The Lake Will Provide by James R. Gapinski

The supermarket slides into a sinkhole. Our garden fills with rotten, slimy things. Deer and small game are specters. Dad says the lake will provide. The lake is black and deep. Its surface is smooth, like glass. Even on windy days, when the trees creak and bow, the lake is glass. Always glass. We drop fishing lines into the lake. We bring up minnows and tangled seaweed, hardly enough to sustain the baby, let alone the rest of the family. Dad says not to worry. Dad is still confident the lake will provide. We burn our dead and throw their ashes into the lake. The ashes glide across the glass surface. The ashes turn white and sparkle. I think I see Grandma’s face beneath the glass lake, but it’s hard to tell with the blinding ashen sheen. Dad rows to the center and reiterates: the lake will provide; the lake will provide; the lake will provide. We drop our lines. There is a mighty tug, and my small arms are unable to reel in the catch. It pulls even harder, and I stumble to the edge of the boat. The ash lights fade and sink to the bottom. There is another quick tug on my fishing line, and I let it take me. I plunge through the glass. Deeper and deeper. Dad says the lake will provide.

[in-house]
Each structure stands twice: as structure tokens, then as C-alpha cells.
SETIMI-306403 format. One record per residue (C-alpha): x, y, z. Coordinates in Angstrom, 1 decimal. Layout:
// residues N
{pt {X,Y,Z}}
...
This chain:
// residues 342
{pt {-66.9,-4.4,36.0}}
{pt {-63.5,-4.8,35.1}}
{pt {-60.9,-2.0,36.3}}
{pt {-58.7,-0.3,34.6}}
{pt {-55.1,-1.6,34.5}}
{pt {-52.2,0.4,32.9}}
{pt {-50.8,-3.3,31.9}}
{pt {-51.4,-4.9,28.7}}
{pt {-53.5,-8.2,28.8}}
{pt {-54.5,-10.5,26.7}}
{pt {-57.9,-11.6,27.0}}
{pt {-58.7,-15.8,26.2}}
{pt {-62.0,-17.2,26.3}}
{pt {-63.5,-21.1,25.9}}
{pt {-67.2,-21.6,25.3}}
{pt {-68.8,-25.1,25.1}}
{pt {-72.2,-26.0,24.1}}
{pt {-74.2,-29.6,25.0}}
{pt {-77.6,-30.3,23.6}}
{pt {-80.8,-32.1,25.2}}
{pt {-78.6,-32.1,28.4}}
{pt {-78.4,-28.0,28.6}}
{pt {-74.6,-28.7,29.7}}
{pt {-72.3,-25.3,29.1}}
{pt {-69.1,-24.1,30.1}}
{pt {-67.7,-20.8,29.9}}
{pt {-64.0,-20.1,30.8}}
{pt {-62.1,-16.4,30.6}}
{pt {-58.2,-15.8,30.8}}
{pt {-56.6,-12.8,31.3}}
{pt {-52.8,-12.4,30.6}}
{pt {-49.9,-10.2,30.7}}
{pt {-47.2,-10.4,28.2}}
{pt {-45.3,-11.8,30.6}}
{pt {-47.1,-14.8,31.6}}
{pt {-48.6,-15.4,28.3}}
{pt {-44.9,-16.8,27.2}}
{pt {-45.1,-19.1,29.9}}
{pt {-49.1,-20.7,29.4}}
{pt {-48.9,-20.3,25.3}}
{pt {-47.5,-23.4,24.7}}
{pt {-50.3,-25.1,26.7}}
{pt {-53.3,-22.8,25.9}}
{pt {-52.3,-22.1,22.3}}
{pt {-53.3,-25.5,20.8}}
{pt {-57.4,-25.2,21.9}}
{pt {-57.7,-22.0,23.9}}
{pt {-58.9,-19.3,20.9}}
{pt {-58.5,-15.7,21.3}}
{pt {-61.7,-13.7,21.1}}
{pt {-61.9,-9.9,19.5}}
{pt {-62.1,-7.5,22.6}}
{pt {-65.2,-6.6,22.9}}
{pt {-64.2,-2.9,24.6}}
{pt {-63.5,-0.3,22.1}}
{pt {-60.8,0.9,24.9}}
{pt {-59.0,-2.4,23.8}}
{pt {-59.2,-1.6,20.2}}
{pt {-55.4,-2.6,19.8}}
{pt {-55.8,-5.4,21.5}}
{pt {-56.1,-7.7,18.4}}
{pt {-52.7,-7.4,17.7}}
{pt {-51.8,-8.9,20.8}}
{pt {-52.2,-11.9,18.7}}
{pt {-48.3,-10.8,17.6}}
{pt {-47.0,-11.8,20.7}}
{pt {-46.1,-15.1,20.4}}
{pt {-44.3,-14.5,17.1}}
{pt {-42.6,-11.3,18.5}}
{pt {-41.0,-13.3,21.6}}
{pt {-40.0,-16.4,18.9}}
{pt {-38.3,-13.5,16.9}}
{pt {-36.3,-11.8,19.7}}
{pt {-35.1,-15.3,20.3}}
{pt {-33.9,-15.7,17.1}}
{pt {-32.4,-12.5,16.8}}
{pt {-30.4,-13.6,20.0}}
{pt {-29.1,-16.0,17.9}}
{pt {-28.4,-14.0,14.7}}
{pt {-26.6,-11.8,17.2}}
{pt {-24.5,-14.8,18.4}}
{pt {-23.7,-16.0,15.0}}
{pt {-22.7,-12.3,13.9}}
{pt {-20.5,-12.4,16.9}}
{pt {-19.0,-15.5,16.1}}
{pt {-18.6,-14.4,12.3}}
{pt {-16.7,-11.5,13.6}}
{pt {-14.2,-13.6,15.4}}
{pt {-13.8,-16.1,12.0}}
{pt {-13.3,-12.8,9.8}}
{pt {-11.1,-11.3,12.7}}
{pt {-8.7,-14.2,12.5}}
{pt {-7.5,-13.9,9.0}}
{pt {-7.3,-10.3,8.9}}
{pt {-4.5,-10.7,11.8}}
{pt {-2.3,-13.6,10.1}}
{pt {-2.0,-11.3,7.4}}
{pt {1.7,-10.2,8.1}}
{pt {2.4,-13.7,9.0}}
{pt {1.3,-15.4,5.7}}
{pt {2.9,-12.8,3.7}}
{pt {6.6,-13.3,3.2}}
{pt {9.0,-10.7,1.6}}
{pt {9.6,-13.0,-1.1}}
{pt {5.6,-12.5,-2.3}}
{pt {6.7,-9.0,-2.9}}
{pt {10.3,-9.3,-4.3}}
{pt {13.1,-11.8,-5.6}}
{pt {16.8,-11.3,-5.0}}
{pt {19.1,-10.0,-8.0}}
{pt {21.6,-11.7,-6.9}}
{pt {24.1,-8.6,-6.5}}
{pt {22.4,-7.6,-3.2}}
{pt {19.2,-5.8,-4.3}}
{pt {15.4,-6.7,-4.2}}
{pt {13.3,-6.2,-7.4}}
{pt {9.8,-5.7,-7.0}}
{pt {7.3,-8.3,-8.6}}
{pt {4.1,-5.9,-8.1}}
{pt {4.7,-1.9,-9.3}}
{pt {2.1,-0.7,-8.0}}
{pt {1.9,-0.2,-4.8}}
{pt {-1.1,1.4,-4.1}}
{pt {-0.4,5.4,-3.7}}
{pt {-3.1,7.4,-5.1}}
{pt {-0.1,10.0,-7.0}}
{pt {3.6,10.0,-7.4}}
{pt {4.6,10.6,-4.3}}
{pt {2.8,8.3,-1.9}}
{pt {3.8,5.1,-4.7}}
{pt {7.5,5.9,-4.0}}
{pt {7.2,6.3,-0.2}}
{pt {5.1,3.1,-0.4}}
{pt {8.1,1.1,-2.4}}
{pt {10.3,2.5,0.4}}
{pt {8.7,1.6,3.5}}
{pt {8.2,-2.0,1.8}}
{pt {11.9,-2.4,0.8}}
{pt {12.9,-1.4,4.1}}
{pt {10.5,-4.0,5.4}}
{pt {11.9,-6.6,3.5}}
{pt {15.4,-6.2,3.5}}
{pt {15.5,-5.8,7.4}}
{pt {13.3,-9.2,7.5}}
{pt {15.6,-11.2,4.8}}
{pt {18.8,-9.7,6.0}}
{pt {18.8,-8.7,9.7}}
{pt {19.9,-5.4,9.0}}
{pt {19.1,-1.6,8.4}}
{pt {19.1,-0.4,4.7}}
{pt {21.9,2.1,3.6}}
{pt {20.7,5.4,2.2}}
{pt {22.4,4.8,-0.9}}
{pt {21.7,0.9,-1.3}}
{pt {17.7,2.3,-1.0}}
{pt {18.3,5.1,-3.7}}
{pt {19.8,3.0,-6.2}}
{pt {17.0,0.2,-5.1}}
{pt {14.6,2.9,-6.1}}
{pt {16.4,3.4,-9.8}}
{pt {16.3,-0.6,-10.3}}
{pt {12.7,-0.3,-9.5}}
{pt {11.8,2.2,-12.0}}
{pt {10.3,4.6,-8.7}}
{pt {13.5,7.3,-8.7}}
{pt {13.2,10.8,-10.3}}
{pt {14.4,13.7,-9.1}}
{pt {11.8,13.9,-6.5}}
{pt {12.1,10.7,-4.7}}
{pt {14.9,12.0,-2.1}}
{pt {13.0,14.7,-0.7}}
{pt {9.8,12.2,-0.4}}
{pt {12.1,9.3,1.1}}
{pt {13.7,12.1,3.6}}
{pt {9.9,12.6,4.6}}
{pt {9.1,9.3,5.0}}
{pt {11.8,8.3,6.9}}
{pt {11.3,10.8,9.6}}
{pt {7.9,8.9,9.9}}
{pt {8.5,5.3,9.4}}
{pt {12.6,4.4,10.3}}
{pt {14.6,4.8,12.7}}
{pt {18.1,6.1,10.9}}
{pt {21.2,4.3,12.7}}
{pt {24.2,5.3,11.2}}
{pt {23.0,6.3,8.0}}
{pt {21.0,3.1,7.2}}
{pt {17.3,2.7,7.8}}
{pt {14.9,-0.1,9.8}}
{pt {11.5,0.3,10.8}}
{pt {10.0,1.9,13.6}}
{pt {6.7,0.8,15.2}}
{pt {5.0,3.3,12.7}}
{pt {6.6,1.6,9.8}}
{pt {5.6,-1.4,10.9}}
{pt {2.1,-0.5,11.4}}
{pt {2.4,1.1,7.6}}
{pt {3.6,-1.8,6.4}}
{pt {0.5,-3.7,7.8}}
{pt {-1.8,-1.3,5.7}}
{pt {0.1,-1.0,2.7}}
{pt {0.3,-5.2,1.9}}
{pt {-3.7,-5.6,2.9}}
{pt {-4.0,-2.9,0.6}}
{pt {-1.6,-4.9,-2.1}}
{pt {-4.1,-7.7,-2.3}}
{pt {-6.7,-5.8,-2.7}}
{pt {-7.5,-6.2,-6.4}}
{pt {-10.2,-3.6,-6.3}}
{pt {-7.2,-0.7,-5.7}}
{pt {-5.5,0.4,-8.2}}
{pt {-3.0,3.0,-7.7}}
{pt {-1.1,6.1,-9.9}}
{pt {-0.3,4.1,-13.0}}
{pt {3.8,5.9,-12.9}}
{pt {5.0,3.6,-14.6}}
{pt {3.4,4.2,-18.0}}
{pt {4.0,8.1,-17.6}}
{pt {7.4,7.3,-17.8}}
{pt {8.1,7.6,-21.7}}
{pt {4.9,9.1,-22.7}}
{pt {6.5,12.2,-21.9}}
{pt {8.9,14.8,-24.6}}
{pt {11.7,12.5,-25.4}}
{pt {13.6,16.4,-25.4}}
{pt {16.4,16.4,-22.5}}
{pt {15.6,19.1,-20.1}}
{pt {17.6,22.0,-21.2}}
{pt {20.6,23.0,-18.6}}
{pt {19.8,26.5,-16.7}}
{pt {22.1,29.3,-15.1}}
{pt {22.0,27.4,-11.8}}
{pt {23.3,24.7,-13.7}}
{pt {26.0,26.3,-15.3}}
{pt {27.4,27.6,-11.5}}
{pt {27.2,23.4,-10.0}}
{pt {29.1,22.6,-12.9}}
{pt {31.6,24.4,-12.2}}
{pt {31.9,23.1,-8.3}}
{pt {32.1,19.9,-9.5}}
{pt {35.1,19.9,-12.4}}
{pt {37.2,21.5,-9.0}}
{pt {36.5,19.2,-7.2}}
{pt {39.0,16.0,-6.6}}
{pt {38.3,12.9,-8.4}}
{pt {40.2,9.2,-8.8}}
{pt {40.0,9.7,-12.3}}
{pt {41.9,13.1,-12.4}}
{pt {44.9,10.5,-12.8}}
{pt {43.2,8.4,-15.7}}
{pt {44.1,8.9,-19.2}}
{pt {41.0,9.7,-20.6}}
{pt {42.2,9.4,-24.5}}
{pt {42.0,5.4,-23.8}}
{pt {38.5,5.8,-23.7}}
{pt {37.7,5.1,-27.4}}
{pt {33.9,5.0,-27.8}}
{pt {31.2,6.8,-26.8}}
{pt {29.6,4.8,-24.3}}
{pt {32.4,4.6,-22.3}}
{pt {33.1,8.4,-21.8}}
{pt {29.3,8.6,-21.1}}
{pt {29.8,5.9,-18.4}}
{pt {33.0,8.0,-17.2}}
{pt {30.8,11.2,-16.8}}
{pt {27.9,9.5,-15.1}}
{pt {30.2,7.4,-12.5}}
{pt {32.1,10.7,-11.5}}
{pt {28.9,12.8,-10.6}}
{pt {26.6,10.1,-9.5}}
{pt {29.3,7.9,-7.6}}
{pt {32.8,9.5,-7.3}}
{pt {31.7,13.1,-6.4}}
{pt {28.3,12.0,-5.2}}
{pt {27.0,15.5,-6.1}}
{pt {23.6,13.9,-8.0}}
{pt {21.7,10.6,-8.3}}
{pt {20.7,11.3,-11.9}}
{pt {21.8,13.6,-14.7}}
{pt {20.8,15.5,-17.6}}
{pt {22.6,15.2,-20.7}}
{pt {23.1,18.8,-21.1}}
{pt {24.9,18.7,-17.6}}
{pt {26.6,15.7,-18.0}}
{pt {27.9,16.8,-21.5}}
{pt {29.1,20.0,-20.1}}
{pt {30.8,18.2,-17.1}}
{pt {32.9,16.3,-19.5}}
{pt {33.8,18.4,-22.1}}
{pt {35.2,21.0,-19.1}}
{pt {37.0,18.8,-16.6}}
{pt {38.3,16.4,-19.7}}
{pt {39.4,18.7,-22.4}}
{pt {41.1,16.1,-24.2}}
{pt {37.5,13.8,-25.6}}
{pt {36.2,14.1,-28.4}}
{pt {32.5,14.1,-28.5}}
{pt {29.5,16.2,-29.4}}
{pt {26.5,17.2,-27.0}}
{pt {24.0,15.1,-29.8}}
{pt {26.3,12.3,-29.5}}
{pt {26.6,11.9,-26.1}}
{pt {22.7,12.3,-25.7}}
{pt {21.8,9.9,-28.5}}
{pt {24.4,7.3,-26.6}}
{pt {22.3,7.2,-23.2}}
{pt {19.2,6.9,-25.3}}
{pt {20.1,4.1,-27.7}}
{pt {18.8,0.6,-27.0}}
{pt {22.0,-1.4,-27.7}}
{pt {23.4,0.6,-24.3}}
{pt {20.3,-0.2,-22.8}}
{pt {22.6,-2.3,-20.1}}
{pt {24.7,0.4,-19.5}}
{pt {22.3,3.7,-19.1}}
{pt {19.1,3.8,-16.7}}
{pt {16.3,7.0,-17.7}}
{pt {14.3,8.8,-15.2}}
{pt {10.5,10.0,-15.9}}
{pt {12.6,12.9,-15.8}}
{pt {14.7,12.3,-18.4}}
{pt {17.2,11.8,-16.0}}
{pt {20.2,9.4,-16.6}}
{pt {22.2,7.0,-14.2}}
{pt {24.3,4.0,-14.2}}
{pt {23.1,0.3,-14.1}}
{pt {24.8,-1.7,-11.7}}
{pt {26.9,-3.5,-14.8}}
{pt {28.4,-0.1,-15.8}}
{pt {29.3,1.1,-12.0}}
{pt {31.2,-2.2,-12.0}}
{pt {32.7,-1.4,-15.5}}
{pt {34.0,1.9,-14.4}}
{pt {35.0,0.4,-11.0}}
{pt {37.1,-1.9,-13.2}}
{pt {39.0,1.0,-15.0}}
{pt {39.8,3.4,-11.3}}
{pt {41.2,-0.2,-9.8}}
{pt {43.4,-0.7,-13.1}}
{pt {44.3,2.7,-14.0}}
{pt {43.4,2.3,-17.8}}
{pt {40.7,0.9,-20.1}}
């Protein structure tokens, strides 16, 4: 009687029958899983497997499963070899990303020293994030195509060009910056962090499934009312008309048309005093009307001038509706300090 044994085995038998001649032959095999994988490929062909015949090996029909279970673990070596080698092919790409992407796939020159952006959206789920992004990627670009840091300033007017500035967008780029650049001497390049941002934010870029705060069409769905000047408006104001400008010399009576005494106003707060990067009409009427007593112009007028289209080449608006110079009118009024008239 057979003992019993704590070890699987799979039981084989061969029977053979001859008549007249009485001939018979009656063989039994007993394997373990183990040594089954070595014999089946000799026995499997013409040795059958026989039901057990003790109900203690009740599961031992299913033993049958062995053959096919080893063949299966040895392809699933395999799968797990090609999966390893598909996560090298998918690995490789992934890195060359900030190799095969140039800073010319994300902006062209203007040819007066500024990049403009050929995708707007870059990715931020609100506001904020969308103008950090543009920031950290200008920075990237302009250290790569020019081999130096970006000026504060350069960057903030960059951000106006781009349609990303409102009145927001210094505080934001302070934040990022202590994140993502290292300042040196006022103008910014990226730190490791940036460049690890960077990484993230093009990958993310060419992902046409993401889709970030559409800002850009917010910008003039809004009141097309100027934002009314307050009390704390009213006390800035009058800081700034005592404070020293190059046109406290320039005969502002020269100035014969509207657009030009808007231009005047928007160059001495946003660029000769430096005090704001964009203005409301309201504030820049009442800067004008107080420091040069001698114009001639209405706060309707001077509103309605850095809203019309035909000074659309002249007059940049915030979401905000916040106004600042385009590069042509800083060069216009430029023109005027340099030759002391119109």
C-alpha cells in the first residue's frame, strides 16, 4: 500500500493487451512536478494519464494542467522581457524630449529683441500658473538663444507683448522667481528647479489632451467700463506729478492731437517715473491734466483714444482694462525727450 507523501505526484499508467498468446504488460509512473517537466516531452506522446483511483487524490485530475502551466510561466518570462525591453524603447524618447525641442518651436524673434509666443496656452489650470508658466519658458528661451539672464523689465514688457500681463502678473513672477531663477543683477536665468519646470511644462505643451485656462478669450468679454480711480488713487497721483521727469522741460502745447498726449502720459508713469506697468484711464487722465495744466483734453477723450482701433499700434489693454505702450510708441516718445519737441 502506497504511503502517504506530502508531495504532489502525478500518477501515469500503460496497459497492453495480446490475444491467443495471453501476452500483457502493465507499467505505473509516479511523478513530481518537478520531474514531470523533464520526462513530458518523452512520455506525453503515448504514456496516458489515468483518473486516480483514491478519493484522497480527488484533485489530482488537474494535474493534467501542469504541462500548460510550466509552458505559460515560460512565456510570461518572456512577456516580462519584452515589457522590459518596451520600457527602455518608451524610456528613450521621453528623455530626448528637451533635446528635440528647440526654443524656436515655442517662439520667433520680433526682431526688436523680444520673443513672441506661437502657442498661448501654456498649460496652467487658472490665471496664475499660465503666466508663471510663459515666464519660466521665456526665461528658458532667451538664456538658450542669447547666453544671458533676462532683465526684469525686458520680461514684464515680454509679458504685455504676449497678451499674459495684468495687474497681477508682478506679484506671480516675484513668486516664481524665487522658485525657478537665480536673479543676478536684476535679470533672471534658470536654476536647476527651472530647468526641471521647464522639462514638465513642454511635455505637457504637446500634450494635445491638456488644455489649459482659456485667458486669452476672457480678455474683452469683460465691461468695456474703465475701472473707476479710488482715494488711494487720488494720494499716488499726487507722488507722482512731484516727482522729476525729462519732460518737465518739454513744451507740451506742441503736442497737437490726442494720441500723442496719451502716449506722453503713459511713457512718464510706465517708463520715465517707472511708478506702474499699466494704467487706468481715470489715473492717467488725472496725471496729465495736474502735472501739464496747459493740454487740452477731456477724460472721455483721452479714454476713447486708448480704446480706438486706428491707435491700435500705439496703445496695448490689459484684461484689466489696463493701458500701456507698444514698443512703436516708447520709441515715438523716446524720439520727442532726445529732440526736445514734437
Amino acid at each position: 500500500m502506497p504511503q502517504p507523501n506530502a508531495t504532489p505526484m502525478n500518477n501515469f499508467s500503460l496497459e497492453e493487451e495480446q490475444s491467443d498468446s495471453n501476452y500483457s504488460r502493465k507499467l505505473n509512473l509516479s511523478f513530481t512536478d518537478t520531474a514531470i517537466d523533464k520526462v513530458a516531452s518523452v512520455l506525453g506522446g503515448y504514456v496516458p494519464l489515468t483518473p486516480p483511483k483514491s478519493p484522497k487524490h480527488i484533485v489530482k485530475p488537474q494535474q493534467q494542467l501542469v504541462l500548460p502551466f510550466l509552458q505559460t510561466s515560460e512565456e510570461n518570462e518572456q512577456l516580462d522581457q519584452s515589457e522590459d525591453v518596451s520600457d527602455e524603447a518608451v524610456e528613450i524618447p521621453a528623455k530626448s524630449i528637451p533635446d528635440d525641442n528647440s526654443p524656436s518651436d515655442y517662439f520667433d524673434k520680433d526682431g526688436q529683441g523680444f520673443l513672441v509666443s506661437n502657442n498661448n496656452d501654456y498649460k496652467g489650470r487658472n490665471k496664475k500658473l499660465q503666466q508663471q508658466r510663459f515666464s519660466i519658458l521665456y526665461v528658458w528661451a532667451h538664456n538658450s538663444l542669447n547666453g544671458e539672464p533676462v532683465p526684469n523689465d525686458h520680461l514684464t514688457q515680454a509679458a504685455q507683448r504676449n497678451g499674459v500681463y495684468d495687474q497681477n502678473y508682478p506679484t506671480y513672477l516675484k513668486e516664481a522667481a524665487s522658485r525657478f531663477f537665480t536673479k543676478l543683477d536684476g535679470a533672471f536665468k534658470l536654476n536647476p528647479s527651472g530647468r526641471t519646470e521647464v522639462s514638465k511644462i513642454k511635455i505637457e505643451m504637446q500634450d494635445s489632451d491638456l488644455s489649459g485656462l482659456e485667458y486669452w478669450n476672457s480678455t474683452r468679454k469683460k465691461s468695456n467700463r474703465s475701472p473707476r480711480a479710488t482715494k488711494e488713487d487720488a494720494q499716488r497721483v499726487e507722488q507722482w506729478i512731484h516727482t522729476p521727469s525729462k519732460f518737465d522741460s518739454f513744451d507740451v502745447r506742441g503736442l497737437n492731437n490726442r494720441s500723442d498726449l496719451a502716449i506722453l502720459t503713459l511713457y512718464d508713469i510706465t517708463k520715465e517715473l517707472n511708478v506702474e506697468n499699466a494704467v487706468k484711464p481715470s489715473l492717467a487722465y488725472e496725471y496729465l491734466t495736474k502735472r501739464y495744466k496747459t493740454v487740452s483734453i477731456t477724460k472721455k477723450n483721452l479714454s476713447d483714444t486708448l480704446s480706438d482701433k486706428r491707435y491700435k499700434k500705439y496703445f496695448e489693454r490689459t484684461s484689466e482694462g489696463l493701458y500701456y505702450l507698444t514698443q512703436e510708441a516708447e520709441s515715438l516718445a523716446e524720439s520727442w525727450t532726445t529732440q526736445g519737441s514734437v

James R. Gapinski is the author of Fruit Rot (Etchings Press), Edge of the Known Bus Line (Etchings Press), and Messiah Tortoise (Red Bird Chapbooks). James teaches for Southern New Hampshire University’s MFA program.

Photo by Chloé Lam